Thursday, May 27, 2010

Amnesty International and Israel's Court System

You may perhaps recollect how Amnesty International was displeased with Israel, some two weeks back, for arresting Ameer Makhoul. Israel was harassing him for his activities as the boss of an NGO, and AI was threatening to describe him as a prisoner of conscience, no less. They also called upon Israel, in the unlikely case it had evidence against him, to bring him to trial in accordance with international fair trial standards. (For the full text of their position, see here).

The Israeli police has completed its investigation, the prosecution has written up an indictment and presented it to court, and it turns out he's being accused of rather serious crimes. Here's a summary of them.

Of course, we don't know if he's guilty. That's what trials are for. Nor do we know if he's innocent, even though AI made up its mind long ago, apparently, otherwise their communique of May 13th would be malicious and unprofessional.

I am sending this to my old acquaintance Neil Durkin, who works in the press department of AI; perhaps he'll be able to clarify matters for us.

(h/t Yair)


NormanF said...

Ya'acov, and its just a coincidence Amnesty International just released an Israel-bashing report accusing the country of committing "serious war crimes?"

Sorry, I'm not buying it.

Anonymous said...

Wow! These are very serious accusations. This is so depressing.

I hate to nitpick on the English language but, y-net wrote:

"Makhoul,...confessed during a police interrogation in 2008 that he met with a Hezbollah operative in Denmark ..."

I think they want to say that the meeting was in 2008 and not the police interrogation. It should read "during a police interrogation that in 2008..."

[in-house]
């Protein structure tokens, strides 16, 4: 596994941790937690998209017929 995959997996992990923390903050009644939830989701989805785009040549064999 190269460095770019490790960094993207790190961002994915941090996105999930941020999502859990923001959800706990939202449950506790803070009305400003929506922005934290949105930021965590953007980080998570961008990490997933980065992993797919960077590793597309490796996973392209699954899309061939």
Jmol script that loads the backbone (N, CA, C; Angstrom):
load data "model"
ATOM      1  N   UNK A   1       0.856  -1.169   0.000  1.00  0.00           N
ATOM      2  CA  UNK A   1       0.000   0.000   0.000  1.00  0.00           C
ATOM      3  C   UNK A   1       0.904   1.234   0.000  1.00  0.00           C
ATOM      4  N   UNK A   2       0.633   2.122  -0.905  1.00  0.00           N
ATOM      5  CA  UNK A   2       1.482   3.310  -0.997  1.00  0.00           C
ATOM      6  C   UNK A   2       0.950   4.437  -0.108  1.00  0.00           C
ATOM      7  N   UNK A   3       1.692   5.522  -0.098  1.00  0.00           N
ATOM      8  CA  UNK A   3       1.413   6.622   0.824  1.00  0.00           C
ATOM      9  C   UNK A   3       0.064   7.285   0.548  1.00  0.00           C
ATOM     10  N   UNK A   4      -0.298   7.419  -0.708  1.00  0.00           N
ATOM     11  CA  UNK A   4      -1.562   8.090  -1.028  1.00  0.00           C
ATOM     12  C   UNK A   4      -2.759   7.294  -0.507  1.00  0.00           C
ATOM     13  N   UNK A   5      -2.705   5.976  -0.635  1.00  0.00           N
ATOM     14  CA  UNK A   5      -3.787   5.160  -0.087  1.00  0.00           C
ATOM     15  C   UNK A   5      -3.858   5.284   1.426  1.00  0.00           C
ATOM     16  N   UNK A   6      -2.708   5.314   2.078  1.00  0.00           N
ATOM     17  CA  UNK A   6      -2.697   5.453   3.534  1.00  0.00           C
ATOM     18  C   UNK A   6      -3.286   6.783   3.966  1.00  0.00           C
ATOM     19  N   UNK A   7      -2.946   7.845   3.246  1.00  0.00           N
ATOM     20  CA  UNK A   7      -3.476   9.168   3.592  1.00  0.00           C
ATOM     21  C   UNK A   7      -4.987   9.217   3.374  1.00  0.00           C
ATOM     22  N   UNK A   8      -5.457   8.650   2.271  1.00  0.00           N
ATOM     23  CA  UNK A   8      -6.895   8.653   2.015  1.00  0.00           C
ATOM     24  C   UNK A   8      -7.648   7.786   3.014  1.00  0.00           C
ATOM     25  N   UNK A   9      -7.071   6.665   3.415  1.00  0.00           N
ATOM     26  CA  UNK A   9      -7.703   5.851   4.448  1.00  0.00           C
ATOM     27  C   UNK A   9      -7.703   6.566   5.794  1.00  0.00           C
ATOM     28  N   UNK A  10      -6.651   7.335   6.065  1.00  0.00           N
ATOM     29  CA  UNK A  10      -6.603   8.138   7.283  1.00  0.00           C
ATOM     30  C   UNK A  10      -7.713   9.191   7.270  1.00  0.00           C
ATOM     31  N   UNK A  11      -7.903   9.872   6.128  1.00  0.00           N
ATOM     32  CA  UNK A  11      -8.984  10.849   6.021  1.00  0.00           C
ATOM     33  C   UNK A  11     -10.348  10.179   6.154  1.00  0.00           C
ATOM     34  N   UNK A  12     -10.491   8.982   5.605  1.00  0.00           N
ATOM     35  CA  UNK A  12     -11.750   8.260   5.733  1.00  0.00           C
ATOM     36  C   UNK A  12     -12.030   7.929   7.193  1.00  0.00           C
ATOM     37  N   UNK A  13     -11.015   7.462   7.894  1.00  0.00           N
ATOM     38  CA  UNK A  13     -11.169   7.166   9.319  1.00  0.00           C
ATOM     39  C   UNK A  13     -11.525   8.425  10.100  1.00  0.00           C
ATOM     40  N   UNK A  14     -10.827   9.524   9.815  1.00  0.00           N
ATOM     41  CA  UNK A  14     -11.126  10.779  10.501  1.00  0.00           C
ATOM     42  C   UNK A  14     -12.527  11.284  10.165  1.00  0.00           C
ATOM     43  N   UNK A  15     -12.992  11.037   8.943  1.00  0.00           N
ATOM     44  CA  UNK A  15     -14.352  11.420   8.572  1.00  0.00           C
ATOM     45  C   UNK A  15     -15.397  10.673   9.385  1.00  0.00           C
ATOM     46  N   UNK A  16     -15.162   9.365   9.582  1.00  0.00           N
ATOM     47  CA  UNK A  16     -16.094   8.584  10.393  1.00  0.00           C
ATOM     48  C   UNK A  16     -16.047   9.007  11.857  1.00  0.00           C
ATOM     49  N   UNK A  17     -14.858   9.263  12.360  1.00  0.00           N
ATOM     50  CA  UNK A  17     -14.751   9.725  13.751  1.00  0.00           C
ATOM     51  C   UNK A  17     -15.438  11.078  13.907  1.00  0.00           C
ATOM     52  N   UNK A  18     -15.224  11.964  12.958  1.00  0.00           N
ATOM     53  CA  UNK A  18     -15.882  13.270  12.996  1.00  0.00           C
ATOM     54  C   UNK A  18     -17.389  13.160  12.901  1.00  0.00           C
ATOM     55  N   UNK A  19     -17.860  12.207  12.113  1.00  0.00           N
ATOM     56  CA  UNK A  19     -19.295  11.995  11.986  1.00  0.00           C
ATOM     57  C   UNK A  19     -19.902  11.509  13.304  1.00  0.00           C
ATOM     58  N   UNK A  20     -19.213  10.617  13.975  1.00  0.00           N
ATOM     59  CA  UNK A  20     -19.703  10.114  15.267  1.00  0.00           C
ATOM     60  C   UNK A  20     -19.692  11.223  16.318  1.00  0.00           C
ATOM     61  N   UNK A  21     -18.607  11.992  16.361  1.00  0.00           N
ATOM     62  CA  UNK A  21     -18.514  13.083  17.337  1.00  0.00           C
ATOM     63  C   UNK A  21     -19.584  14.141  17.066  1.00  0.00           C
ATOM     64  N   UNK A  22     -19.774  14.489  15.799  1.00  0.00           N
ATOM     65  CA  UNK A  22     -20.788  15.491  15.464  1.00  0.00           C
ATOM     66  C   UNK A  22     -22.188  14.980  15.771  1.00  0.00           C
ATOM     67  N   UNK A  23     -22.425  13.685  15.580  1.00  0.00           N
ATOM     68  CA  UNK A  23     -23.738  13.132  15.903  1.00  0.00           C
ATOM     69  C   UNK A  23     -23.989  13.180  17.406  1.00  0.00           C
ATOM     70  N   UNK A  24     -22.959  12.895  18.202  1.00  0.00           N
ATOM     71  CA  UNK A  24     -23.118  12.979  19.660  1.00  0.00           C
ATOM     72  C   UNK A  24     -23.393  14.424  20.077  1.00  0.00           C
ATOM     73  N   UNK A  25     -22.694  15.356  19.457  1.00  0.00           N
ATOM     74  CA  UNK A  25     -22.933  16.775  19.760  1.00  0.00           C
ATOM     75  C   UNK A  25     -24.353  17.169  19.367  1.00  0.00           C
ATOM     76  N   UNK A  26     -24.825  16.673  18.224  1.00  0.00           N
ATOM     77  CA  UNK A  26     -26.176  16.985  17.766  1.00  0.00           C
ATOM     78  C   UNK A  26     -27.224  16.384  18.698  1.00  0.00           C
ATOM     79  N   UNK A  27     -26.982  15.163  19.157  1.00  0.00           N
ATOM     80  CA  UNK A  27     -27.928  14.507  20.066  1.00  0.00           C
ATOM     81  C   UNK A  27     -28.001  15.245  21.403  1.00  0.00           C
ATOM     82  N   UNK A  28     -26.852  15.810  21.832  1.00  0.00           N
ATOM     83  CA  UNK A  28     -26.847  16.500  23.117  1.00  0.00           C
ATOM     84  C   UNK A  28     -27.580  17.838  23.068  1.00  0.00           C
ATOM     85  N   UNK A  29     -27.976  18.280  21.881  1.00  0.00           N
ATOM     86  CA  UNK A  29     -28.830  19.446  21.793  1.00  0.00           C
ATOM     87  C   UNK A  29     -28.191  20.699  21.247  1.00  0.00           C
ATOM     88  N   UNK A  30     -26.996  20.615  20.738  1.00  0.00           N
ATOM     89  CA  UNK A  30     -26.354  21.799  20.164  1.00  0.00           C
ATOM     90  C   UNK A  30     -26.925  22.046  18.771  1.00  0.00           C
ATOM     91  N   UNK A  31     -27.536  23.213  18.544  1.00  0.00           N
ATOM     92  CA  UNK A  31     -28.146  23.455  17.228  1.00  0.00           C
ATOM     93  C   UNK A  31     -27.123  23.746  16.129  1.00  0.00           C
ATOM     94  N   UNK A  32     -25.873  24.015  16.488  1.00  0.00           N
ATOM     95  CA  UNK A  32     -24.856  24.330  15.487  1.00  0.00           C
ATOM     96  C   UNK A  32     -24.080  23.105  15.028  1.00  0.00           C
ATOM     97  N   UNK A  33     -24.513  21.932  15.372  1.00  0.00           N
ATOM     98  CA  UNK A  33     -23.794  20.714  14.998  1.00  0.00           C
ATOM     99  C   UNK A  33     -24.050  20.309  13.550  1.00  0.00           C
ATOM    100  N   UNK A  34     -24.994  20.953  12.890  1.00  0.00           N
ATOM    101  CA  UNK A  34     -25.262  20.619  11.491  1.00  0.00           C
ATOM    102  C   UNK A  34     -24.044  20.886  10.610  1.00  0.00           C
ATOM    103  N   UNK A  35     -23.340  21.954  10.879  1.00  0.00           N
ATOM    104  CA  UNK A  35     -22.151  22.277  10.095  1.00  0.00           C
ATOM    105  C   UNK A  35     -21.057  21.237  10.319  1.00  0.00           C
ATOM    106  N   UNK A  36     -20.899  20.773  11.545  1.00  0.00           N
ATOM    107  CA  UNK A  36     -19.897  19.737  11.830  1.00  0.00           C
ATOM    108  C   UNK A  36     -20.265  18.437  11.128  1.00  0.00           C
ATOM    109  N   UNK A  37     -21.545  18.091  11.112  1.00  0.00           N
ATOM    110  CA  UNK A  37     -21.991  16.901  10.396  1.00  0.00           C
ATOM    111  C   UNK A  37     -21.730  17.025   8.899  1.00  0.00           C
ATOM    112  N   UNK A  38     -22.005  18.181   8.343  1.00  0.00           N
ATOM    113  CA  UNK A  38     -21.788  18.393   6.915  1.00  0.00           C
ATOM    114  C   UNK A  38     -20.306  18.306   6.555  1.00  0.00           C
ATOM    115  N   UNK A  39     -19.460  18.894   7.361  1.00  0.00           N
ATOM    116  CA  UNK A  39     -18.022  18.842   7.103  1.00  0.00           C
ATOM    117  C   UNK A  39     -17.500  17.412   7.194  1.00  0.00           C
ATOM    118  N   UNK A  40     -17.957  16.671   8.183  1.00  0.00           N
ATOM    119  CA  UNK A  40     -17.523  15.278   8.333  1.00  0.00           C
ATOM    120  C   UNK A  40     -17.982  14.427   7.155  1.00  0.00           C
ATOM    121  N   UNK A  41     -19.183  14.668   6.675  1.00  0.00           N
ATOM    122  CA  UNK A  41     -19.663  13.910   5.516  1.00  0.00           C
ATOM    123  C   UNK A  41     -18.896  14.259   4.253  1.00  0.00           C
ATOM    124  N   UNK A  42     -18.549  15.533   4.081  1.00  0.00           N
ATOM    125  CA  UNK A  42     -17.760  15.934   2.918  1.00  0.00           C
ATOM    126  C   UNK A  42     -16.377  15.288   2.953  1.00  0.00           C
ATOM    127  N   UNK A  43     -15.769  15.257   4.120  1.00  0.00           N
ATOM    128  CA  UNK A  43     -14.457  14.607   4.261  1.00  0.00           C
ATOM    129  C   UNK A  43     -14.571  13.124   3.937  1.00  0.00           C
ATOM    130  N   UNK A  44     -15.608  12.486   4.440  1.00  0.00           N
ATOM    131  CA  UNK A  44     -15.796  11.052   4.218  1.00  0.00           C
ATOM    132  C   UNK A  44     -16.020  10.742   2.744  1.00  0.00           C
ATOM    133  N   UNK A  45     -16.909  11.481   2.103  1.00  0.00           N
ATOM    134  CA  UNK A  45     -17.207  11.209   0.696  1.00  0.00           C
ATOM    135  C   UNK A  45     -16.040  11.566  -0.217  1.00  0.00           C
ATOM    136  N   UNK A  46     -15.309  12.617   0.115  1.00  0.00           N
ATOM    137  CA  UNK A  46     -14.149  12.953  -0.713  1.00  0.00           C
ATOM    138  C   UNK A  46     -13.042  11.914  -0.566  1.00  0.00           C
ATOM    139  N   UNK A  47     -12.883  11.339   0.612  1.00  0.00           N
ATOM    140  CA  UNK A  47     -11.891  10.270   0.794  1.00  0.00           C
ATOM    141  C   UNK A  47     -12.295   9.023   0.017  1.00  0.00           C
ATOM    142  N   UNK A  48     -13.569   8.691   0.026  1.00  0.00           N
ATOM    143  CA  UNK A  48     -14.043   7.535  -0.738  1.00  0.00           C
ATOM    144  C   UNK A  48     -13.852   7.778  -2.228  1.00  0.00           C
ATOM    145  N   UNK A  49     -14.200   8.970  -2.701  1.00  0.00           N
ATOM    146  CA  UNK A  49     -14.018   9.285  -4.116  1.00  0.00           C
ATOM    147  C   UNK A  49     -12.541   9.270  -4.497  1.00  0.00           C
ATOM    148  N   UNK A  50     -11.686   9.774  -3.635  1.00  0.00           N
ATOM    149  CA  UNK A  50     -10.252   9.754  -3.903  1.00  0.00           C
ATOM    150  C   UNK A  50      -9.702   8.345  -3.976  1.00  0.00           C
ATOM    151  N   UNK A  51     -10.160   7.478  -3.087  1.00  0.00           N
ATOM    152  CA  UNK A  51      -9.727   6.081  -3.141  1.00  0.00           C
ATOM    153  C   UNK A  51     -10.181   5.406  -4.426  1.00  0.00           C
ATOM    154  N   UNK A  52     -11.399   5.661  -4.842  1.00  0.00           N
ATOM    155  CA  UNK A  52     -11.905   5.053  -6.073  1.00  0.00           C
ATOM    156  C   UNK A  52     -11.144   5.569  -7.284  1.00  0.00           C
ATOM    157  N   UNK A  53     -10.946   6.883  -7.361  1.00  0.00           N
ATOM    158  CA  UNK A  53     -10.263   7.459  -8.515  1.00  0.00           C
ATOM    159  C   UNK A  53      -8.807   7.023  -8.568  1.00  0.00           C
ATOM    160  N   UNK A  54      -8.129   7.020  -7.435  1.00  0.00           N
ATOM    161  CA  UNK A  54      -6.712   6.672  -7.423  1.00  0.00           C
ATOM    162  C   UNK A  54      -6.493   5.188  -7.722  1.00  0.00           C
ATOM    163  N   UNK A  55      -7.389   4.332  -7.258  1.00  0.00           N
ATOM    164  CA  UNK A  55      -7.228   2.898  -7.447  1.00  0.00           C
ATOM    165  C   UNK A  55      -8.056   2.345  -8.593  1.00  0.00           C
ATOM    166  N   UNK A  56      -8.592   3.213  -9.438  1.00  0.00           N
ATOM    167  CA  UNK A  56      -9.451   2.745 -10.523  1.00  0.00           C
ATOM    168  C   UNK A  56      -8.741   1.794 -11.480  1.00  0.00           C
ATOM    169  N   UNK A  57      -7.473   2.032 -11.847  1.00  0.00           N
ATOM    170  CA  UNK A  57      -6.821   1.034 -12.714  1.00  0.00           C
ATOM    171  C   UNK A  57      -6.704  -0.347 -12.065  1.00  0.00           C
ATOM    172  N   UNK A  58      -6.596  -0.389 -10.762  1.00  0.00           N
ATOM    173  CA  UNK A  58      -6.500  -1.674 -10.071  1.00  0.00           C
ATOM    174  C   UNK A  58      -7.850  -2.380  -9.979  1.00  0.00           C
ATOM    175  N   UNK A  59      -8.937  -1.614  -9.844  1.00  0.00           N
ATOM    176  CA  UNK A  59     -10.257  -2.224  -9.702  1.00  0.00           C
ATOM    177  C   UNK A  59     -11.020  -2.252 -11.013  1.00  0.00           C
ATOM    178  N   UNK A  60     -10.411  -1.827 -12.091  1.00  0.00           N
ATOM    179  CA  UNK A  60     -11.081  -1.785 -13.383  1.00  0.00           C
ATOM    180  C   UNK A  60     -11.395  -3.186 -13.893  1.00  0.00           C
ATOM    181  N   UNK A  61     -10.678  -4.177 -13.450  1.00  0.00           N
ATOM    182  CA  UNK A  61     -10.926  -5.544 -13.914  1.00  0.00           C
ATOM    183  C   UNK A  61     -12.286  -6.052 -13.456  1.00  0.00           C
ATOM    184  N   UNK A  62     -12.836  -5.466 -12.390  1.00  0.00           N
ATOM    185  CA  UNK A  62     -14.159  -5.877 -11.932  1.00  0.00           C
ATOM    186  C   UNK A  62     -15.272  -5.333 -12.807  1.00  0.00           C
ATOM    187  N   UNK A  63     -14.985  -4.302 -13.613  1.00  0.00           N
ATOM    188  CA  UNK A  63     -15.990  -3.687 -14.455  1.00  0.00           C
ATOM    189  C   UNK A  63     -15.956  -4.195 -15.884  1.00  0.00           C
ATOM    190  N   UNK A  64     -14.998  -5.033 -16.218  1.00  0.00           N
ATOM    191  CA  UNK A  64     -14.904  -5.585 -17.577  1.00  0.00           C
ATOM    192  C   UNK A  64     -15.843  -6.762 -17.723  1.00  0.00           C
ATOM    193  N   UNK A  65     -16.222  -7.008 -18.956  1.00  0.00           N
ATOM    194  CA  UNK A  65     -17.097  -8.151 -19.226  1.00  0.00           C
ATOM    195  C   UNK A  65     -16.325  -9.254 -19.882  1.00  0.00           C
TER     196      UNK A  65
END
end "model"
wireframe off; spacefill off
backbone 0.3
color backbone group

Anonymous said...

forever interested in the money trail I must conclude that the head of an organisation like Ittijah can be nothing but angelic - how does one even dare to suspect him of anything bad if he even takes care that nobody gets to know who funds his outfit.

How come that organisations who are all about transparency and bring it out in the open and try to hide nothing are so discrete when it comes to their funding? But of course transparency is only for the non-canonized?


Updated funding information is not available due to lack of transparency.

Scott said...

I'd like to second that this is a very good blog. One question, if I may.

Is the two week delay between arrest and unveiling charges normal for the Israeli justice system? Assuming that the charges would have been more prosaic, such as...oh embezzling or something similar. I know over here in the USA there's generally a delay, especially in high-profile cases.

Barry Meislin said...

Wait just a minute:

* Israeli Arab (or Palestinian)?
* In charge of a Not-For-Profit org. trying to improve the lot of Israelis Arabs (or Palestinians)?
* Trying to undermine the Zionist Entity?
* Arrested by the Zionist Entity?

Given the spirit of the times, how can this man of virtue possibly be guilty?

Yaacov said...


the time between initial arrest and the submitting of an indictment depends on how long it takes the legal folks to put together the indictment - in other words, it's a function of the evidence they've got. It can be two days, or five years, depending.

Keeping suspects under arrest prior to the indictment is limited, and requires the repeated intervention of a judge.

I expect this is pretty common in most democratic countries.

Yair said...

And now the plea bargain.

But it's OK. He insists that all the information he gave to Hezbollah - that well-known associate of staunch human rights activists - they already knew. I'm sure that makes Amnesty feel a whole lot better. You think they'll apologize? Or continue to undermine and ignore the sovereignty and rule of law in countries they've decided to despise a priori?